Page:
Problem is, that's a VM that needs its own antivirus, distribution, individual configuration and an entry in the AD in order to see printers and the guys who worry about installing this stuff reckon it'll be a major job to distribute and maintain (my view: no harder than it is now, but there y'go) and in order to keep the machine happy, they also reckon that a new 64-bit machine with a spare couple of gig of RAM to give to the VM is about the minimum and the older kit around the place would all have to be upgraded, so vast costs all round.

The encapsulated problem and the only known solution is here and it appears that Sybase don't care enough to write an update to the relevant program :( With XP going out of support and increasingly not available on new kit, we have a bit of a problem. ;)
-- bests, Tim

...this space unintentionally left blank.

40hz

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Re: The Open Source debate
« Reply #20 on: November 13, 2013, 10:41:27 PM »
Management are the ones who are peppering the place with Bloody iPads and demanding Bring-Your-Own-Disaster sooner than the infrastructure can support it. Management can't make decisions if they're not informed of the options; they also can't be informed if they have their fingers stuck in their ears because they're not smart enough to understand what they're being told -- or prefer to believe that a deus ex machina will materialise at the 11th hour.

+10 - Love your definition of BYOD ... Seriously man, I'm friggin' stealing it! :D I wish I had a nickel for every time the brass got back from some seminar all wound up over some new fad technology trend that they wanted to throw money at ... That didn't friggin work. I don't care if it'll sell "like hot cakes" if it's only going to require us to hire 6 more people to handle the load of people screaming at us...Then it's a stupid idea. ;)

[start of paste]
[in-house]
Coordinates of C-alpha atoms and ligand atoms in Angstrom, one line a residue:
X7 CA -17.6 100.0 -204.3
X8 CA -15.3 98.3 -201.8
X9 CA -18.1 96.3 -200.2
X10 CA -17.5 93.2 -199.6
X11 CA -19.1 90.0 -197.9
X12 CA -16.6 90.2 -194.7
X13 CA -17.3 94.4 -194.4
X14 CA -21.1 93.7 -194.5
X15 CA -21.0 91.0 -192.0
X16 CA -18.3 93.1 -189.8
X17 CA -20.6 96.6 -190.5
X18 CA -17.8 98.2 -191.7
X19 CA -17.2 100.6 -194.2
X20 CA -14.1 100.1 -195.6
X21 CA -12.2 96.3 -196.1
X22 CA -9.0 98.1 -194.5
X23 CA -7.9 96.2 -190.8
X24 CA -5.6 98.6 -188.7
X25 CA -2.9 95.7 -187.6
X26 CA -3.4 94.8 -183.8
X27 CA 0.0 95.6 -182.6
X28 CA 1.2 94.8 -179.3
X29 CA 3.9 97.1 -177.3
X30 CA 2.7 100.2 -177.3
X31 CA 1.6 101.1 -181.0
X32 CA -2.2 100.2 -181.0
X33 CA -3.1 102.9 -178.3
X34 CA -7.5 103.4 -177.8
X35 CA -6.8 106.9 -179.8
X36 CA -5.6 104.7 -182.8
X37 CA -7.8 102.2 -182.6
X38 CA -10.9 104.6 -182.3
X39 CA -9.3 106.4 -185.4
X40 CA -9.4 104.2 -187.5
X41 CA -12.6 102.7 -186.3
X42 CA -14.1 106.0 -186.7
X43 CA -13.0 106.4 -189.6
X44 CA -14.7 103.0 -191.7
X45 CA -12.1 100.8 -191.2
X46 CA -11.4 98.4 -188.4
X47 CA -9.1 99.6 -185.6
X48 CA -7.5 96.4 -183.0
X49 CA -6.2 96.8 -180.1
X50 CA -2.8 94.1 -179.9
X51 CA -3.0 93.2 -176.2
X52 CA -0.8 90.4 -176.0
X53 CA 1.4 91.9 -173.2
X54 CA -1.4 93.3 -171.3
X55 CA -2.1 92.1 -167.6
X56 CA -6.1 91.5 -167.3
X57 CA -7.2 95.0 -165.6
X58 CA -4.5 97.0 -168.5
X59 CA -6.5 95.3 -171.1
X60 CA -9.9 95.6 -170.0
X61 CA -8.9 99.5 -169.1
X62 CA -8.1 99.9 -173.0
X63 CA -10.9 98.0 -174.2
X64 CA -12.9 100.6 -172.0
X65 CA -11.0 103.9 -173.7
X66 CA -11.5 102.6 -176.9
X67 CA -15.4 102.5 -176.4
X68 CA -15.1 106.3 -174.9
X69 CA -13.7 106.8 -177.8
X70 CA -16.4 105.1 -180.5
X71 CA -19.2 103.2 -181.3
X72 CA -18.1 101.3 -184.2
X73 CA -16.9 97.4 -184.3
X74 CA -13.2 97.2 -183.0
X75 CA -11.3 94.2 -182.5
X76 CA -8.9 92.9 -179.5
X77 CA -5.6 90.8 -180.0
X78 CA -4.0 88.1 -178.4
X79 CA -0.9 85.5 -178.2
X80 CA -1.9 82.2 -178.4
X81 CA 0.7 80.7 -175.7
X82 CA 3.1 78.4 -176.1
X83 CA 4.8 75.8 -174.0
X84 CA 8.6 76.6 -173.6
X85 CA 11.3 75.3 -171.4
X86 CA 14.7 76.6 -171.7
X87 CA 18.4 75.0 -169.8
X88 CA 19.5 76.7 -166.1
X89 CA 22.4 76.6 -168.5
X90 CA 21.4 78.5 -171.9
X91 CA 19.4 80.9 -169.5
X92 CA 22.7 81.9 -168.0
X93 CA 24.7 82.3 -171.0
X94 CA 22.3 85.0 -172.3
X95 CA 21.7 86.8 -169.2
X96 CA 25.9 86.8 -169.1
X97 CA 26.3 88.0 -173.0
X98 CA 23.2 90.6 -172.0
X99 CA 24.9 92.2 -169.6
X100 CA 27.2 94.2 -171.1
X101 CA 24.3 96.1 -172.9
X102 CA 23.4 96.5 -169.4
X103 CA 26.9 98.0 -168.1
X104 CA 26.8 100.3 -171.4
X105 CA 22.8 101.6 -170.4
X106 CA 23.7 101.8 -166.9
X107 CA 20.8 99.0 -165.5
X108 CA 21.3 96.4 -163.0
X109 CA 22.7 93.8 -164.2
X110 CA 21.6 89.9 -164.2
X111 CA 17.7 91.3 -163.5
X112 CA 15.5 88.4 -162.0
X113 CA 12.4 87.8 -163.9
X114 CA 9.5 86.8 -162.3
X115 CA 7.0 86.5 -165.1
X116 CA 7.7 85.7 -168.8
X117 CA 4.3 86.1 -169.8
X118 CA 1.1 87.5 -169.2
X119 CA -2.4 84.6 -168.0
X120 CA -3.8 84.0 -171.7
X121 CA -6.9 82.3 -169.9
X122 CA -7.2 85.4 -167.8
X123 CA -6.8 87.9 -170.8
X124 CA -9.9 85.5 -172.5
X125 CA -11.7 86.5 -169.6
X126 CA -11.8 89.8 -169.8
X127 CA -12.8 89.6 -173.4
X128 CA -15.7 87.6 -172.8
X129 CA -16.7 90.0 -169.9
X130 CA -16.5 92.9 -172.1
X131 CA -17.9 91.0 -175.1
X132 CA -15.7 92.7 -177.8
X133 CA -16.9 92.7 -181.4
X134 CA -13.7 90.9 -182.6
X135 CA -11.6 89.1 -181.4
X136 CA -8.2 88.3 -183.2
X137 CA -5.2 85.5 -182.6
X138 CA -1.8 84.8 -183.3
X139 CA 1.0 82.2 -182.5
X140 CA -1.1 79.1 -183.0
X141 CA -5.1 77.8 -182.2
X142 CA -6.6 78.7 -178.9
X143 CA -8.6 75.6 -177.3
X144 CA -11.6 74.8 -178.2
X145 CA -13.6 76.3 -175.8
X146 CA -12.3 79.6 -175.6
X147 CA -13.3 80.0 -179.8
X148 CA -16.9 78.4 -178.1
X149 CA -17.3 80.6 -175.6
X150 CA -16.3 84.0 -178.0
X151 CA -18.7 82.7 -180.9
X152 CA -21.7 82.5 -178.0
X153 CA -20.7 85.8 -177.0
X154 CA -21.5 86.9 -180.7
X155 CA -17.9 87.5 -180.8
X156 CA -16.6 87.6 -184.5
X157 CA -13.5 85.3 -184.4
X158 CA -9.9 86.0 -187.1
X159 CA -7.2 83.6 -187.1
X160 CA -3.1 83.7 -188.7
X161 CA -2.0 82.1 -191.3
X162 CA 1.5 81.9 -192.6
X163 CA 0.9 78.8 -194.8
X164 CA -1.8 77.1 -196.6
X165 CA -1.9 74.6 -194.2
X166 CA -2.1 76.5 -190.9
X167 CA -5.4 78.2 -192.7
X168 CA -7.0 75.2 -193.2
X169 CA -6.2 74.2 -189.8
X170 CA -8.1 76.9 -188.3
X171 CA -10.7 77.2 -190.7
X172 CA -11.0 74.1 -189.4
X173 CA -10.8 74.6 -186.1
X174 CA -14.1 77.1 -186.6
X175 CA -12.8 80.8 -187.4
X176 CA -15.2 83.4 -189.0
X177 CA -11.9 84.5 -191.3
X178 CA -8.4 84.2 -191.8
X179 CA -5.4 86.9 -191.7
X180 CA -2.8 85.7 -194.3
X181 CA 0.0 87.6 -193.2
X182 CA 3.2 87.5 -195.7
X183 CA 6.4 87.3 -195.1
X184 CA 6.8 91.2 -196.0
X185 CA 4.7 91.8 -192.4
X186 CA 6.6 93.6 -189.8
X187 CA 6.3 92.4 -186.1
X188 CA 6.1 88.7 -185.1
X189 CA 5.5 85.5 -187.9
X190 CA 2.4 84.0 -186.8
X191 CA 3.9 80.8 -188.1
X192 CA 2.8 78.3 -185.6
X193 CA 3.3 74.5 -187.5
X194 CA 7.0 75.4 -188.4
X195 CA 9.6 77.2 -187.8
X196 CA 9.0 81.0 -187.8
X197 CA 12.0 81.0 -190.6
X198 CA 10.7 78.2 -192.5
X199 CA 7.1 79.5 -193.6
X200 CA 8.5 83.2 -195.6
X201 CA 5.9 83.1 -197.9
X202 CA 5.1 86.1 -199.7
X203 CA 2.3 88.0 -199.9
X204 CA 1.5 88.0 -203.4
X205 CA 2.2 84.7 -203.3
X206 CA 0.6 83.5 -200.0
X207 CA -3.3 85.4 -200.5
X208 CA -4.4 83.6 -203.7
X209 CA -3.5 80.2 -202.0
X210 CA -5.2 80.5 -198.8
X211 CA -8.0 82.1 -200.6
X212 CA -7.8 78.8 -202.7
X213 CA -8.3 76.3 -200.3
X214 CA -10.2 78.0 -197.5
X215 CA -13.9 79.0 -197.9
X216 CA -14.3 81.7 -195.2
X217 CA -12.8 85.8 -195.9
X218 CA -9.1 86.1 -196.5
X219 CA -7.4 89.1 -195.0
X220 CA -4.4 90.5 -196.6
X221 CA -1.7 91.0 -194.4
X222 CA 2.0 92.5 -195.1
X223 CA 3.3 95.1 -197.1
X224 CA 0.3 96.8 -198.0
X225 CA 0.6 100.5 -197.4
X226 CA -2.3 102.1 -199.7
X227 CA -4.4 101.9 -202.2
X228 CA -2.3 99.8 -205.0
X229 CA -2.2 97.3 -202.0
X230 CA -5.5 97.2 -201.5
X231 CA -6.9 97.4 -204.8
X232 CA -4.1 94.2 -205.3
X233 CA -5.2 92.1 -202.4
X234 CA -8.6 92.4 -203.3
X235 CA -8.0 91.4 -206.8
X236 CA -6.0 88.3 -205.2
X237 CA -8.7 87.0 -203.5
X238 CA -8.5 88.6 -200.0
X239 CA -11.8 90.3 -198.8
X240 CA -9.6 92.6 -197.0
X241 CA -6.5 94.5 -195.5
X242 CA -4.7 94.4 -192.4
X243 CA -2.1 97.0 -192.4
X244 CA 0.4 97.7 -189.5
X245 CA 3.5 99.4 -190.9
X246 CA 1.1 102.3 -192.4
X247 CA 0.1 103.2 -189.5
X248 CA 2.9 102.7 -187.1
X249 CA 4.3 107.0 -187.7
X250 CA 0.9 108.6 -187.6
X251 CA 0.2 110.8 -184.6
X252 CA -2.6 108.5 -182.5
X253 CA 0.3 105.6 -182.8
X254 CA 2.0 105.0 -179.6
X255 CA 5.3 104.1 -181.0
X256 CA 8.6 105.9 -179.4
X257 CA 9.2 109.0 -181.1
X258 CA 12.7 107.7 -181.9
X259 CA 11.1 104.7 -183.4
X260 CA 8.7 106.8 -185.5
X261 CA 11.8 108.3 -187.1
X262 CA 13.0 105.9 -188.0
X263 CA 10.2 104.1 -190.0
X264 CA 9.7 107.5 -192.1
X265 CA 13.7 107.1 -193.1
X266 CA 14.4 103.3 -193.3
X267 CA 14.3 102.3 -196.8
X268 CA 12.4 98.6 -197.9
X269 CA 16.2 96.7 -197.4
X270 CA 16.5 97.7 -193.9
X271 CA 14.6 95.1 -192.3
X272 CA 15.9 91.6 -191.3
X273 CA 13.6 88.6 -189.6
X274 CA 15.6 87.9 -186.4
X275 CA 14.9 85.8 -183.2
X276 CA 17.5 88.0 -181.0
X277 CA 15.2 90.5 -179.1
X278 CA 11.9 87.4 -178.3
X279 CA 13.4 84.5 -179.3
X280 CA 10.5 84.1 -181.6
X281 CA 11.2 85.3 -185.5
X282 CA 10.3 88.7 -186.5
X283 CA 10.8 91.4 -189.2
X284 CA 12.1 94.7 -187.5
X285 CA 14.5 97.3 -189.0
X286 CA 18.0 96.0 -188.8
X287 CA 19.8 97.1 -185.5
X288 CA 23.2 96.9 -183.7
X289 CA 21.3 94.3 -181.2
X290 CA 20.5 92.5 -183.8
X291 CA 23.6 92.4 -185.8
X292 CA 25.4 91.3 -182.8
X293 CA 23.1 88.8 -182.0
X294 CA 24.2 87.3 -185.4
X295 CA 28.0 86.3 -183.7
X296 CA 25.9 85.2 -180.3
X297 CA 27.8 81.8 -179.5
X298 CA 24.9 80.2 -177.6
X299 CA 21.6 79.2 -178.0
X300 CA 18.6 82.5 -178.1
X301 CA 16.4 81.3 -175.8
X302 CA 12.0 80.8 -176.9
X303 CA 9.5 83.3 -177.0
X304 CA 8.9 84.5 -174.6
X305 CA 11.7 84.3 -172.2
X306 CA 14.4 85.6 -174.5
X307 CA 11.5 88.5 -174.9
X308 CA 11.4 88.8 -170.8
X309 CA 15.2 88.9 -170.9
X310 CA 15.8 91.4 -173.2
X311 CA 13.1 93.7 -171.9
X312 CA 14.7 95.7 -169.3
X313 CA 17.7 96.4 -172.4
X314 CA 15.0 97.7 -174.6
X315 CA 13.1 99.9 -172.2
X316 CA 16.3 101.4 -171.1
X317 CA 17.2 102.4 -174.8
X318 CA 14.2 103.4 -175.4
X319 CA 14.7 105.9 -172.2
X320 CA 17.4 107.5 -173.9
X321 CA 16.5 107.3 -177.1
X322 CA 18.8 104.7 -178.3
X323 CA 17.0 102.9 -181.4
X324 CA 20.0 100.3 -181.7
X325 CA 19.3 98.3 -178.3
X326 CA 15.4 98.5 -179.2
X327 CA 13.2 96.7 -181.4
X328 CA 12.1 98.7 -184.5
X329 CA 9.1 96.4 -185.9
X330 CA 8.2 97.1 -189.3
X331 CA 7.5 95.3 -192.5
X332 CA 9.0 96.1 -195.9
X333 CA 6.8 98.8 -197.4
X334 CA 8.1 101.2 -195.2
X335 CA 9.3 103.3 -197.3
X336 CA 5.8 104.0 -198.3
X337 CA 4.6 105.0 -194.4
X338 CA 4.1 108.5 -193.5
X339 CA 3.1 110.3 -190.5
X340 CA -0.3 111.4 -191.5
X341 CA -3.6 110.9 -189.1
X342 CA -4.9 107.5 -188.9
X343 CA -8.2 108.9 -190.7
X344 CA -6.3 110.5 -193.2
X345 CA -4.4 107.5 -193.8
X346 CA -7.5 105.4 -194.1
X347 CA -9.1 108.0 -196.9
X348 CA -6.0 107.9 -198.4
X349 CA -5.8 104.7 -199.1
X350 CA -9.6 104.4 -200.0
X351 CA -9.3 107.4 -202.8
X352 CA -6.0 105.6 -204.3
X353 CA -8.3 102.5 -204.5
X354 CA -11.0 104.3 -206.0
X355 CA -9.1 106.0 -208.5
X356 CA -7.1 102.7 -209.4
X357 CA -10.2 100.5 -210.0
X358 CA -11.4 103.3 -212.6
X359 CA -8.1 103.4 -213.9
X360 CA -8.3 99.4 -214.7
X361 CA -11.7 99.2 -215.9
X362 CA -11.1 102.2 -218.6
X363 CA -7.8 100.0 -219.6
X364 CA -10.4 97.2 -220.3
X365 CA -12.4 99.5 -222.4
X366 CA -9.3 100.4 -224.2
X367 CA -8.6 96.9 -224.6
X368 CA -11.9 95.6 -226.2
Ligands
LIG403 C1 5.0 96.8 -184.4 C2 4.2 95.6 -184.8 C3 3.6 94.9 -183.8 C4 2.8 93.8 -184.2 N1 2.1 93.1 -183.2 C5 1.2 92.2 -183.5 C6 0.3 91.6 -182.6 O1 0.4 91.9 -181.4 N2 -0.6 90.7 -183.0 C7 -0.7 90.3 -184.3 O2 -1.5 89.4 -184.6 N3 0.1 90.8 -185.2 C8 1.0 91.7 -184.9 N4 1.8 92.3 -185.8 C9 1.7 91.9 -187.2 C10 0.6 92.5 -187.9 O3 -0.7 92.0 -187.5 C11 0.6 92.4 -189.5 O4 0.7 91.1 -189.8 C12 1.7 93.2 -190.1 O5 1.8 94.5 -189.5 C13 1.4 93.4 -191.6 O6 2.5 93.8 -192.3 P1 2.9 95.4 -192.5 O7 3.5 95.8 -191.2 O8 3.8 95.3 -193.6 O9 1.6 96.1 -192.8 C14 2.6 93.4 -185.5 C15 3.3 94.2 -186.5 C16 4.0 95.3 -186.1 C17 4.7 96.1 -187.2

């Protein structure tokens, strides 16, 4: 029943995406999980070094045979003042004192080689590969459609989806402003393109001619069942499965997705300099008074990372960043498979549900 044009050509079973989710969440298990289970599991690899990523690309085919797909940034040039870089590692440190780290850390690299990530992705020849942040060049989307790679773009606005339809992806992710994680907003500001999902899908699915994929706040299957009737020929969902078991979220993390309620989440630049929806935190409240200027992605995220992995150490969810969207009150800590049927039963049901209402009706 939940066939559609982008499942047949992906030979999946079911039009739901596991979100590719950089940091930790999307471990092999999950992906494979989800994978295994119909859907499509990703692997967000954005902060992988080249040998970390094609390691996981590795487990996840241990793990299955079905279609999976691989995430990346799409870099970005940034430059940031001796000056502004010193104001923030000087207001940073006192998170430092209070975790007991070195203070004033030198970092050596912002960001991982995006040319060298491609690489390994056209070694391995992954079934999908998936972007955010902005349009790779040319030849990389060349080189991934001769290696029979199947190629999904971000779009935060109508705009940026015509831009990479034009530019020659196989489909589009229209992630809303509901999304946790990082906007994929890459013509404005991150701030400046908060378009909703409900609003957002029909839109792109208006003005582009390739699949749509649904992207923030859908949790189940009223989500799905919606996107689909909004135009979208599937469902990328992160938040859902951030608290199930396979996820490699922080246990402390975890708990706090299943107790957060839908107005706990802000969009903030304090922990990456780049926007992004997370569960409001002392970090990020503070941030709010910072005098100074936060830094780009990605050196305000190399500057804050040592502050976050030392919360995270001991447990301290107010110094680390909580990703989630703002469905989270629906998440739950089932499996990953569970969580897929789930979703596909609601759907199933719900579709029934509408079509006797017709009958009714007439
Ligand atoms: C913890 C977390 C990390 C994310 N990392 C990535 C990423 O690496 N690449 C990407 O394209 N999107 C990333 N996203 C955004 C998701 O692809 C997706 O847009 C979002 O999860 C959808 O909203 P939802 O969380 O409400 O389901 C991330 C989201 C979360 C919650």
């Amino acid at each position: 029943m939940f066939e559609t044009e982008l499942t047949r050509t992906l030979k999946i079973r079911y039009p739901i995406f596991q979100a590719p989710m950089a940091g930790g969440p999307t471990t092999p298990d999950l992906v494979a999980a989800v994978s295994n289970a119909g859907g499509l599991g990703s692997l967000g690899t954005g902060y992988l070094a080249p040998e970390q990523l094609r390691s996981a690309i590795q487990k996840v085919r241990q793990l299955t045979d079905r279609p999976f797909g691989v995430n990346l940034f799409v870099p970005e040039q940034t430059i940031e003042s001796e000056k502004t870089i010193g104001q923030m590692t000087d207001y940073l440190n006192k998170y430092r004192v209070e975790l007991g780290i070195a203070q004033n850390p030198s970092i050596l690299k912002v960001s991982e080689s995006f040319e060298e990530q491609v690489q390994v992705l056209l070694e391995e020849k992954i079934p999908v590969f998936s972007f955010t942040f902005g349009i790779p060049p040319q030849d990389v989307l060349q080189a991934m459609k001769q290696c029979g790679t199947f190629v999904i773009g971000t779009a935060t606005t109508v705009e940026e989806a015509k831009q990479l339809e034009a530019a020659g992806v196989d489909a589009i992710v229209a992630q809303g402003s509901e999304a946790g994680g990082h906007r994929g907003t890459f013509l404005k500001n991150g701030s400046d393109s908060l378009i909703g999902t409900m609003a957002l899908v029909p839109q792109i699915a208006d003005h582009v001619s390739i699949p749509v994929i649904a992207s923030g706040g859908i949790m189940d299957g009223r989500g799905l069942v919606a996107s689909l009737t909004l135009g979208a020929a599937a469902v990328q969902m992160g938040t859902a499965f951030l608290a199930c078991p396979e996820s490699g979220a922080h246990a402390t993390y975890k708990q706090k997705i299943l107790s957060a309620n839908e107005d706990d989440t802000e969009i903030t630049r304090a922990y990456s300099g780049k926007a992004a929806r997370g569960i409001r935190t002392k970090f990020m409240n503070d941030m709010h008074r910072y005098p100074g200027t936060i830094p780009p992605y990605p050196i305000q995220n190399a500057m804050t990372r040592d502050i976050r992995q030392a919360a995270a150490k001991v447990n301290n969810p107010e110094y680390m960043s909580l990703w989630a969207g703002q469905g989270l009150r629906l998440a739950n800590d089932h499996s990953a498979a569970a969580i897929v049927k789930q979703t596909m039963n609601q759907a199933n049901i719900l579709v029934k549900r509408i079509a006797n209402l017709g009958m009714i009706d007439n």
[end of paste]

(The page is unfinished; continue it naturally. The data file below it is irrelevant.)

Yup. And speaking as an unrepentant BOFH I find they're almost as annoying as the IT types who go into a meeting and make a bonehead declaration that open source software is a security nightmare purely by virtue of the fact it is open. Especially when they should know better. (And to think these guys get paid the big bucks!)

So c'mon guys...we do this stuff for a living. Bash management if you will. But we still have far too many outdated and clueless techno-wankers living under our own roof in the bowels of IT. Let's stop covering for these morons.
 ;D

wraith808

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Re: The Open Source debate
« Reply #21 on: November 14, 2013, 08:55:28 AM »